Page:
What makes us human is the ability to process information and able to make sound judgment. In most cases, people going through depression or extreme stress have a difficult time making rational decisions because their reality has been warped by isolation and compounded by life demands, cultural expectation and the little voices that circulate and condemn. Sometimes family and friends who know of a loved one dealing with depression or other mental issues live in denial, and would rather not deal with the situation instead of seeking help through counseling or other means.

I can’t comprehend what it is like for a mother carrying a baby for 9 months and going through labor, the everyday demands of giving without receiving, sacrificing herself for the needs of the kids and her husband over and over. Moms never have a break. They keep going even if they are in pain or sick. Parenting is hard, harder when you feel like you are carrying it all. It is easy to go off to work, earn a paycheck, and come home and check-out of this world through watching TV. I know of mothers who work 8 hours a day, 5 days a week who still go home and cook, clean and do all the household chores. We all need a break, we all need a rest and refuel, but how does a woman find the time? Since she is so in the groove of self-sacrificing she will not ask for time alone, she might. Sometimes she does, but it feels wrong to her….is it culture telling her that she cannot rest, refuel? We guys can zone out in front of the TV, computer, iPhone, play games, be totally oblivious to what is going on in the house. Sometimes it is easier for a woman to do the chores herself, rather than try to communicate to a spouse who has checked out to what needs to get done or how to help. Wives are expected to assist their husbands, to listen, be sensitive to pick up on the cues of what they like, dislike. Why can’t men try to do the same?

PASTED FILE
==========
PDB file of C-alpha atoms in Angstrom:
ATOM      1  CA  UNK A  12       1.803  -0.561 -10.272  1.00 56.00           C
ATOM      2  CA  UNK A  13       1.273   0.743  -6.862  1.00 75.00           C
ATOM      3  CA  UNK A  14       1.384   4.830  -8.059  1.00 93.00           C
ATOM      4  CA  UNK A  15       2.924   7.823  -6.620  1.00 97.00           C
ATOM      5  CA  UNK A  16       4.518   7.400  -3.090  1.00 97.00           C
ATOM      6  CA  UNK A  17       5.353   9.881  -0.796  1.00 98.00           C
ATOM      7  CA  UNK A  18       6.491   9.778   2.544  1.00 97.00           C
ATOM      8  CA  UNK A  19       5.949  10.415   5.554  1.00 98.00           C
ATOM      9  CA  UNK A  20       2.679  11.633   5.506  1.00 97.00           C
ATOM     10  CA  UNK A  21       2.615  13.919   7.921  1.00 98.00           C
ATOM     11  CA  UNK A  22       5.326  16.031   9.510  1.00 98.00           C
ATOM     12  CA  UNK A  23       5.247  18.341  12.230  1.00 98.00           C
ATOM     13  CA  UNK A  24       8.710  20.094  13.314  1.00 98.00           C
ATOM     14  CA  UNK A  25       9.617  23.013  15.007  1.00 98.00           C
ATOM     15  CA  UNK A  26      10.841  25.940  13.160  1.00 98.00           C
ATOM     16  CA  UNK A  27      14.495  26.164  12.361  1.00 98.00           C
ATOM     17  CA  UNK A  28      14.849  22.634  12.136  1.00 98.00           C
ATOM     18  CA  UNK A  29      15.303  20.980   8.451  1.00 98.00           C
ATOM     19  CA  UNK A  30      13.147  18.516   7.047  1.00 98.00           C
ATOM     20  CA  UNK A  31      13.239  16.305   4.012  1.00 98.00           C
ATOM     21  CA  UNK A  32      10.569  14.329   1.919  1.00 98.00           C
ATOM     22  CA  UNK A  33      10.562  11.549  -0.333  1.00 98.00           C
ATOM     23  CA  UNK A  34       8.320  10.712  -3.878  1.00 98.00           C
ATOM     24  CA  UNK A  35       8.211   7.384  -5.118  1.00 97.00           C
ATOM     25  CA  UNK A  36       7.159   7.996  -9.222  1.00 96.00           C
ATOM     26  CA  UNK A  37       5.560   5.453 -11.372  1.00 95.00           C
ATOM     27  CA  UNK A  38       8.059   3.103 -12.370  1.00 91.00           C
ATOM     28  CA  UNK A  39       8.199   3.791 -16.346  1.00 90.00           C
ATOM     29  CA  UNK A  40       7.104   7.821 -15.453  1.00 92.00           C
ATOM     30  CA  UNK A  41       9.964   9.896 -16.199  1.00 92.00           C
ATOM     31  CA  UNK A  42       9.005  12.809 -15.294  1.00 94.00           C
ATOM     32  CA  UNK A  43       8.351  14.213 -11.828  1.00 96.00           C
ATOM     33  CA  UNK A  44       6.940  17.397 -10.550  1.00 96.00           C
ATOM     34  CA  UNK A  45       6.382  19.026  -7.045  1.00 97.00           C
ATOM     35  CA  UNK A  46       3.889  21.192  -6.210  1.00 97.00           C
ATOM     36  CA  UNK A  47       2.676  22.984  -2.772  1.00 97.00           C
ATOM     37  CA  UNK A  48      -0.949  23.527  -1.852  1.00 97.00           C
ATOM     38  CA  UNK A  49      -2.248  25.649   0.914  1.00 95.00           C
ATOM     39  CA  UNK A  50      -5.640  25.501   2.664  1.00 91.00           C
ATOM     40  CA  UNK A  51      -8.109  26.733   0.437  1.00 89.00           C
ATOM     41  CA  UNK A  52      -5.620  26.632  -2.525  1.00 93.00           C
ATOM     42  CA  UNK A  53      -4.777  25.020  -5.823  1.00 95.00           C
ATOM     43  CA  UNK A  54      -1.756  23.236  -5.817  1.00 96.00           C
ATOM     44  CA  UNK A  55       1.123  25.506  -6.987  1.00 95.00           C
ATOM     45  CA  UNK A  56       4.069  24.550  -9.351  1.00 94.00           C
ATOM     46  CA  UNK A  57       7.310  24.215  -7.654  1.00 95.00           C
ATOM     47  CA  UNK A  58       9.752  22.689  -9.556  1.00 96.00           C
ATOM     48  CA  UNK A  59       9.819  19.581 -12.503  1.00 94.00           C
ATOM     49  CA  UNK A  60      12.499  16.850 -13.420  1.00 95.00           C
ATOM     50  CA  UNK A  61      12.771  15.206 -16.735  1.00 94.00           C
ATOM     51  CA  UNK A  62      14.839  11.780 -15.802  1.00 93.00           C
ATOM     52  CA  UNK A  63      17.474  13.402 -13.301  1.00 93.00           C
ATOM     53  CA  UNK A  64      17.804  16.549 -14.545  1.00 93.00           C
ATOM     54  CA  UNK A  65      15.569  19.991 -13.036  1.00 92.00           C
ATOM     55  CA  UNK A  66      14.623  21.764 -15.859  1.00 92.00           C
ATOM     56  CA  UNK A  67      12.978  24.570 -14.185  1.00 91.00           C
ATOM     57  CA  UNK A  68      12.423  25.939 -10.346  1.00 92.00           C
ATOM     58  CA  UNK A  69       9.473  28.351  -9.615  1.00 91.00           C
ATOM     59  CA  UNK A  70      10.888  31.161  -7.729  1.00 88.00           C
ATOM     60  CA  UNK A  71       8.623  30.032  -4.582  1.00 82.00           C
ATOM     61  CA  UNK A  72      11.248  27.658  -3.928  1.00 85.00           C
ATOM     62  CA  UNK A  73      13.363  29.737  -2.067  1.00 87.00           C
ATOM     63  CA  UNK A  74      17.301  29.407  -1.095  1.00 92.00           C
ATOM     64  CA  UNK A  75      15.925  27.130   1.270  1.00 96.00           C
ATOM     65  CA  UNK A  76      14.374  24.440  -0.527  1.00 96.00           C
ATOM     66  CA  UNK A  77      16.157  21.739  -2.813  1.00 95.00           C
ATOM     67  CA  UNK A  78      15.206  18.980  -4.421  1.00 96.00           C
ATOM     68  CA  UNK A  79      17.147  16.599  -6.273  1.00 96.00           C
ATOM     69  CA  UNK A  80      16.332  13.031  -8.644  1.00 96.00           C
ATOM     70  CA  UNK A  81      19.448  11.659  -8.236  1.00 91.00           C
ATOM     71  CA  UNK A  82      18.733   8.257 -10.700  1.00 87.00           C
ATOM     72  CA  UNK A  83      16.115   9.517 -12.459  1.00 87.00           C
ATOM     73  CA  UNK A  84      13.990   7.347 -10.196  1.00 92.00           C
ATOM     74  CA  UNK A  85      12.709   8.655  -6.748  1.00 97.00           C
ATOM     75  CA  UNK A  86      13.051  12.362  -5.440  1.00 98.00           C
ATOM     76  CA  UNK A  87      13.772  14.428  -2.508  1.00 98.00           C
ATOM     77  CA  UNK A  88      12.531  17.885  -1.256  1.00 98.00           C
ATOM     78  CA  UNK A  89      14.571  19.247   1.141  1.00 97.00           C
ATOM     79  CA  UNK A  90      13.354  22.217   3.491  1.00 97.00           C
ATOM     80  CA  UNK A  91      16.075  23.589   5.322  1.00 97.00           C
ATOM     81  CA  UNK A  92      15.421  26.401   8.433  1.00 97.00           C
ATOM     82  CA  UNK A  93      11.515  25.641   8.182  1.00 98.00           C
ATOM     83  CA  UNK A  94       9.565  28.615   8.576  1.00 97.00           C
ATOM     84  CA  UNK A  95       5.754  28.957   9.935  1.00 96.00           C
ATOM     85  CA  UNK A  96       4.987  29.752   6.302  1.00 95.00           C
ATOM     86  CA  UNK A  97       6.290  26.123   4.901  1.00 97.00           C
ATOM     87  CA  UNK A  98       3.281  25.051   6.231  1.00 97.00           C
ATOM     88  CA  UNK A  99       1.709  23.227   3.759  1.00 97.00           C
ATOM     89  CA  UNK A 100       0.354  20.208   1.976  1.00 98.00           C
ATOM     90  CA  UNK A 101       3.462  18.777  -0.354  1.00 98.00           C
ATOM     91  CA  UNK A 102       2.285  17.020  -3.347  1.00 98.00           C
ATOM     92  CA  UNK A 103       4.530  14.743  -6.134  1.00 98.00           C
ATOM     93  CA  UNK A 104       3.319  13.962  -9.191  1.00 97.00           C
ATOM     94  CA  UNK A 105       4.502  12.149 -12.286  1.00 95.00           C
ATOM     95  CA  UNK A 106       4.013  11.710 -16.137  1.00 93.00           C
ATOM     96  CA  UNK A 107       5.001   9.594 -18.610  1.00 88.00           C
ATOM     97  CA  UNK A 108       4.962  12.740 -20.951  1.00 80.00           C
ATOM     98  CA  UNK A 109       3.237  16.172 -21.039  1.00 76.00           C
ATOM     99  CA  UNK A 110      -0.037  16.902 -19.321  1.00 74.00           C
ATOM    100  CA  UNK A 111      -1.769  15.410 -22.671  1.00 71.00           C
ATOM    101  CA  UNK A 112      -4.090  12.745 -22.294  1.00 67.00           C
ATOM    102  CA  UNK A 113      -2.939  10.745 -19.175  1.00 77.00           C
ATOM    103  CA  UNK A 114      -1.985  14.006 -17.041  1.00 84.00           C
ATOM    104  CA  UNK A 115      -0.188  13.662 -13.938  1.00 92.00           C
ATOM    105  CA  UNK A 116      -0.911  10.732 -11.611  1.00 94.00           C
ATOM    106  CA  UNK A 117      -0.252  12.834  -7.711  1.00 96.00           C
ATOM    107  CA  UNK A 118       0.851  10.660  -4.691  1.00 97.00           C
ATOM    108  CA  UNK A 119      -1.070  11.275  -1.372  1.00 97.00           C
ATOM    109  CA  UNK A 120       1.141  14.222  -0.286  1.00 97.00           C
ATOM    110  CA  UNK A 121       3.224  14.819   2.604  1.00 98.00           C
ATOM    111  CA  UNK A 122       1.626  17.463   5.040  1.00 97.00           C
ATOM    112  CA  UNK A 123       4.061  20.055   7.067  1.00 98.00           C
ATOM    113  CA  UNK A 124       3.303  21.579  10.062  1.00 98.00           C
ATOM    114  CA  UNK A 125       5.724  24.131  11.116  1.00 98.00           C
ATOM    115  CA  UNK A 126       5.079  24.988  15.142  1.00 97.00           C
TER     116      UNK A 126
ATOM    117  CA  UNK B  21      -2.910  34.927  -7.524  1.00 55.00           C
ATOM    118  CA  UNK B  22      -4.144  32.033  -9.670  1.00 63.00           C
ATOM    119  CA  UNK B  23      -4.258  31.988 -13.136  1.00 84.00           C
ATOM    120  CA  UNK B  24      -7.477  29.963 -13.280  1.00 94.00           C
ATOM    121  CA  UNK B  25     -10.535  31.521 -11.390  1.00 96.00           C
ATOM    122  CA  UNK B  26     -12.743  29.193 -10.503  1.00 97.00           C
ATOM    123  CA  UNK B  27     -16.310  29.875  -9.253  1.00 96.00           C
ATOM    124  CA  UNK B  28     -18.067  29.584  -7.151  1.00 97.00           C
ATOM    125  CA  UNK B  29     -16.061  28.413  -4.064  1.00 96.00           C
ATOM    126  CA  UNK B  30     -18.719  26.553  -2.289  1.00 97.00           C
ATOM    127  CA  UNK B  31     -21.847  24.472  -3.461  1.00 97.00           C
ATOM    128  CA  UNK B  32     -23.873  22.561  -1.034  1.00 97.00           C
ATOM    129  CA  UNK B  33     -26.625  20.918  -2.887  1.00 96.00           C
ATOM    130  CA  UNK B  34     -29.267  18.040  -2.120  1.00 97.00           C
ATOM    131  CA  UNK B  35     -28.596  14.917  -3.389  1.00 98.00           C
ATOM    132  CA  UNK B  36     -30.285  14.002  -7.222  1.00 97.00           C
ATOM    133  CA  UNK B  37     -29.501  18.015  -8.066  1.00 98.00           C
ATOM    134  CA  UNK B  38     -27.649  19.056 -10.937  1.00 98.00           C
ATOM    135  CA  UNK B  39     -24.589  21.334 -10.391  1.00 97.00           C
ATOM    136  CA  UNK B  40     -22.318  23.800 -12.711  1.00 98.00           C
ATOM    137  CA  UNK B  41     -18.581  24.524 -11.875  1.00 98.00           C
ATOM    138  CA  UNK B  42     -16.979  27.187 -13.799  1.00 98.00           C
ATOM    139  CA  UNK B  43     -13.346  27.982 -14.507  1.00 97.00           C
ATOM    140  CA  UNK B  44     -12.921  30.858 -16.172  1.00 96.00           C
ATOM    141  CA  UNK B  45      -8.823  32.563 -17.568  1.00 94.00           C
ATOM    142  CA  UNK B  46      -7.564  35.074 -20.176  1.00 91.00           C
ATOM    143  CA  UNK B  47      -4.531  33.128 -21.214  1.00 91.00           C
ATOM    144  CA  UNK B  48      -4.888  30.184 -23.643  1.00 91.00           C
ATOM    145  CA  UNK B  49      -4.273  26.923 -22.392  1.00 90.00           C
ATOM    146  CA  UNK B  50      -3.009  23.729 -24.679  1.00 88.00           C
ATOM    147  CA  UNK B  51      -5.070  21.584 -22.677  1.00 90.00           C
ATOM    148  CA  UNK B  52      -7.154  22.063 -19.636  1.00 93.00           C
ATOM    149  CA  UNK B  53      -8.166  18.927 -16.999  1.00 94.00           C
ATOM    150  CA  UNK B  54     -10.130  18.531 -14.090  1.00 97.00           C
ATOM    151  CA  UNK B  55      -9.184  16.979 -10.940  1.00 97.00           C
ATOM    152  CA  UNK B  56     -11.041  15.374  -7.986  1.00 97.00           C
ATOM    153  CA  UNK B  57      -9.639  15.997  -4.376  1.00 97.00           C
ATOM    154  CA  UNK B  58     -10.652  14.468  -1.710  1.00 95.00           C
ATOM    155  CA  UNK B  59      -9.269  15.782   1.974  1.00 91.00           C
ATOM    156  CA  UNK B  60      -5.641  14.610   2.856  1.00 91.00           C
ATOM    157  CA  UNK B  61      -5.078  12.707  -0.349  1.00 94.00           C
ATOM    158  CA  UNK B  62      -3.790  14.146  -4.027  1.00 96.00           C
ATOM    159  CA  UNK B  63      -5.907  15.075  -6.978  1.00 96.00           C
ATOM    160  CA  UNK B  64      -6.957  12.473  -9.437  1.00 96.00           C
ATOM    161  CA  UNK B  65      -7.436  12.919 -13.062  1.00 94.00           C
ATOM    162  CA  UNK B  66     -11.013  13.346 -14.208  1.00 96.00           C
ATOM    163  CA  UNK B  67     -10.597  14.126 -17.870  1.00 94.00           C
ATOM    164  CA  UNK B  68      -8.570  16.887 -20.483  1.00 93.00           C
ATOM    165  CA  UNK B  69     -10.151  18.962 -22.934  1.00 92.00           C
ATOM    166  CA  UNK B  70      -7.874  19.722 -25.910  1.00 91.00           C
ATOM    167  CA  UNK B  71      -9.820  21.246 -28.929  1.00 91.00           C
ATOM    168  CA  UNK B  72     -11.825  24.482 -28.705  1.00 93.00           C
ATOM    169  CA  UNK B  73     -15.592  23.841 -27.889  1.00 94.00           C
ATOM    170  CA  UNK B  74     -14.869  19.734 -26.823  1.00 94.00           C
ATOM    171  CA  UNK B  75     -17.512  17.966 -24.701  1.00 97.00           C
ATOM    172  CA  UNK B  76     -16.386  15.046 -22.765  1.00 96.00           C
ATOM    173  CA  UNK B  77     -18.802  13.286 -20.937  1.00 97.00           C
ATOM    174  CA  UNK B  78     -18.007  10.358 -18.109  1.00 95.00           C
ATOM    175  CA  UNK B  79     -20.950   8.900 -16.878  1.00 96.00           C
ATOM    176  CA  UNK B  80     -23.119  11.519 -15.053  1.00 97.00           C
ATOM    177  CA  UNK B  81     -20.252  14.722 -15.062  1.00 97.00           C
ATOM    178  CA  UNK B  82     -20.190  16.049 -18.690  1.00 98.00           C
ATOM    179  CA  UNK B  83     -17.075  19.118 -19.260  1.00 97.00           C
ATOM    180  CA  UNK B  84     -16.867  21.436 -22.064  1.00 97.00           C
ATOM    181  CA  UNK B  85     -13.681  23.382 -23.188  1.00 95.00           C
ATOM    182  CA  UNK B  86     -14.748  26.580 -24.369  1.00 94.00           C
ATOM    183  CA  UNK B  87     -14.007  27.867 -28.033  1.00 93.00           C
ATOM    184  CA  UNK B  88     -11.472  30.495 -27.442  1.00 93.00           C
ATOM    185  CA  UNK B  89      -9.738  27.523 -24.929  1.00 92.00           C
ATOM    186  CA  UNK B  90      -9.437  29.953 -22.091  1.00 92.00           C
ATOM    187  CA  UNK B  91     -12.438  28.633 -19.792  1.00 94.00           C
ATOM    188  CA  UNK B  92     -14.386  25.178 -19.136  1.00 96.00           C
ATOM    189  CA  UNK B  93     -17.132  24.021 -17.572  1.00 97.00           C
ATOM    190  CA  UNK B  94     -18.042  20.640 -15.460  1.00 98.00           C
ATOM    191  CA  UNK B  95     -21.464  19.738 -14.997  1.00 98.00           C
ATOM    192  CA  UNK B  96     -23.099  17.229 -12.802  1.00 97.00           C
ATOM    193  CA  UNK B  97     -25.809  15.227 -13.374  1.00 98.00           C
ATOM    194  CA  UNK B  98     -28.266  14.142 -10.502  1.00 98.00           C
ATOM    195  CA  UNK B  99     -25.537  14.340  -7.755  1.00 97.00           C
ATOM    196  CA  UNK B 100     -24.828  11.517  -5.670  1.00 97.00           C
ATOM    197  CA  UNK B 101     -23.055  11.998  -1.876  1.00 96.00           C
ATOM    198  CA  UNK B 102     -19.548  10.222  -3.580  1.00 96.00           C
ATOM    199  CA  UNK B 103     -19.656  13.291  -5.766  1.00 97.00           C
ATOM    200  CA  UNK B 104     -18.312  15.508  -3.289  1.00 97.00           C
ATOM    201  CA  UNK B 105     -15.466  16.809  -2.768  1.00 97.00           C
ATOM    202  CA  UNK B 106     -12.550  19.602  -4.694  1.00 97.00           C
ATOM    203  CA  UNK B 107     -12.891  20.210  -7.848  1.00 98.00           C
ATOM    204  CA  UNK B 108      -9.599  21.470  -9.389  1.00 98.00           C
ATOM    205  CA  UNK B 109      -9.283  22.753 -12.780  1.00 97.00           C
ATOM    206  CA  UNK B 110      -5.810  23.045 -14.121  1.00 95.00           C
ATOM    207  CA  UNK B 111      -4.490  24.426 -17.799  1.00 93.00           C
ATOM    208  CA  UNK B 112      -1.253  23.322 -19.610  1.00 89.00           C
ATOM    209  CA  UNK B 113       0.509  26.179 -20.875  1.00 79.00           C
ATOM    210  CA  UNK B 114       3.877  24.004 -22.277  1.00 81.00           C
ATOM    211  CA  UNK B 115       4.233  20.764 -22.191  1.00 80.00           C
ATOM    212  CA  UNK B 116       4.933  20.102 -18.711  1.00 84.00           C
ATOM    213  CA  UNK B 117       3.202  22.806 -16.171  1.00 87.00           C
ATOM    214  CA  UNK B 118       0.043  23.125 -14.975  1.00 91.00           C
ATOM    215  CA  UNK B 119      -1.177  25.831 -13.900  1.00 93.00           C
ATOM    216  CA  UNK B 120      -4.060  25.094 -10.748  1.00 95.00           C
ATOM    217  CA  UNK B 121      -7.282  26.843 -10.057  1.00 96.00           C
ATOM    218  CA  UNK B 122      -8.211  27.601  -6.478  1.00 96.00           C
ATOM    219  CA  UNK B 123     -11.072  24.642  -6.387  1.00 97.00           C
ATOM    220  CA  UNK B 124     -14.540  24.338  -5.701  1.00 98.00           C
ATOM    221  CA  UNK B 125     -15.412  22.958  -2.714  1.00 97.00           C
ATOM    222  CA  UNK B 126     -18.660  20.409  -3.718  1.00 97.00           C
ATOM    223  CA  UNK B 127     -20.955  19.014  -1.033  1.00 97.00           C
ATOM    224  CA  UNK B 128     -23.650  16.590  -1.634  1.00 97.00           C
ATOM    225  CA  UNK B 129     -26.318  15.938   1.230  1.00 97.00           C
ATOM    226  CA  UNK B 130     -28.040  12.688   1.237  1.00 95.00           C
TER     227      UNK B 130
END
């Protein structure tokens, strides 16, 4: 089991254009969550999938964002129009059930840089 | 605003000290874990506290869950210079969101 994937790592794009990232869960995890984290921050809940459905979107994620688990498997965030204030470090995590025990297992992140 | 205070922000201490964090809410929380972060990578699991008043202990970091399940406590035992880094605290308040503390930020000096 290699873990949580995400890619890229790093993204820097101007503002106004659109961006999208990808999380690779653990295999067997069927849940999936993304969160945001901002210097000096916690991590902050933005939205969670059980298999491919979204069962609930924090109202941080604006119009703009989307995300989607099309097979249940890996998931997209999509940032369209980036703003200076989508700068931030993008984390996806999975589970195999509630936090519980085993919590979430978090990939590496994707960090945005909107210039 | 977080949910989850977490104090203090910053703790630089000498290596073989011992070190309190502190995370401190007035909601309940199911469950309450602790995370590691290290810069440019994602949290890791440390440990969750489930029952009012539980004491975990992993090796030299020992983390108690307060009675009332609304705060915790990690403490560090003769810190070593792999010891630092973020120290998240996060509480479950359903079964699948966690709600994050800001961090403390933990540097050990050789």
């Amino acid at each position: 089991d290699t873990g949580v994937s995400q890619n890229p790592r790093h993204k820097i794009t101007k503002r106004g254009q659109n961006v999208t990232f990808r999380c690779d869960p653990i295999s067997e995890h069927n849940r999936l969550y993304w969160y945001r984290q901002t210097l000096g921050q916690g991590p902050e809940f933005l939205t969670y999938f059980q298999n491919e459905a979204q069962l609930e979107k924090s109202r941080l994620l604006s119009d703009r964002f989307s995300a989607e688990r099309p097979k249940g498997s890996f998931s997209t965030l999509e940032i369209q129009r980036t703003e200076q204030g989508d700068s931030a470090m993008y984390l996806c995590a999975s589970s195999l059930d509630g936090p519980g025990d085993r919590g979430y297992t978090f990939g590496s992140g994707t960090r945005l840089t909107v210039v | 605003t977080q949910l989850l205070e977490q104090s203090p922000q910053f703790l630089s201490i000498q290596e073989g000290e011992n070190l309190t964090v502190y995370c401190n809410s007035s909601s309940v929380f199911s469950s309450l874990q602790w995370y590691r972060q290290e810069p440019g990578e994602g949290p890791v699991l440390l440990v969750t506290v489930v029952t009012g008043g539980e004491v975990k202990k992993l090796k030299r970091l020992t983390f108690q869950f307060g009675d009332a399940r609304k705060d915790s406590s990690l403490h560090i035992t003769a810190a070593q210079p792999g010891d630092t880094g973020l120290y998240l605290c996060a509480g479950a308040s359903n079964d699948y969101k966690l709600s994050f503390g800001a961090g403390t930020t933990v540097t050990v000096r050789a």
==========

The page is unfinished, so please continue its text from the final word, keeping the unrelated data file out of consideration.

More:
What a mother does is more than work, it’s LOVE. It’s sacrifice. So how does she do it? I can honestly say that I don’t know. But I can help her.

2 thoughts on “How Does She Do It?”

  • It’s easy for couples to get caught up comparing instead of appreciating and helping each other. My husband found a new appreciation for what I do when he had a day off with our daughter while I had to work. 😉 But I know I couldn’t do his job either. And it’s easy to get caught up in doing things and overlook quality time. Sometimes he has to remind me to stop working and just sit down to enjoy a movie together.

    I look up to my mother’s example a lot, trying to be as amazing a wife and mother as she is. And as a mother now, myself, I try to let her know how much I appreciate everything she did and still does for our family.

    • I try to to have my wife have a moment were she does not have to do anything; have some time to herself to reflect and rest. It’s hard for her to have time alone though because she feels she has to do something each time. Spending time with the kids helps me understand what she goes through on a daily basis. I learning to be sensitive and help with the kids more.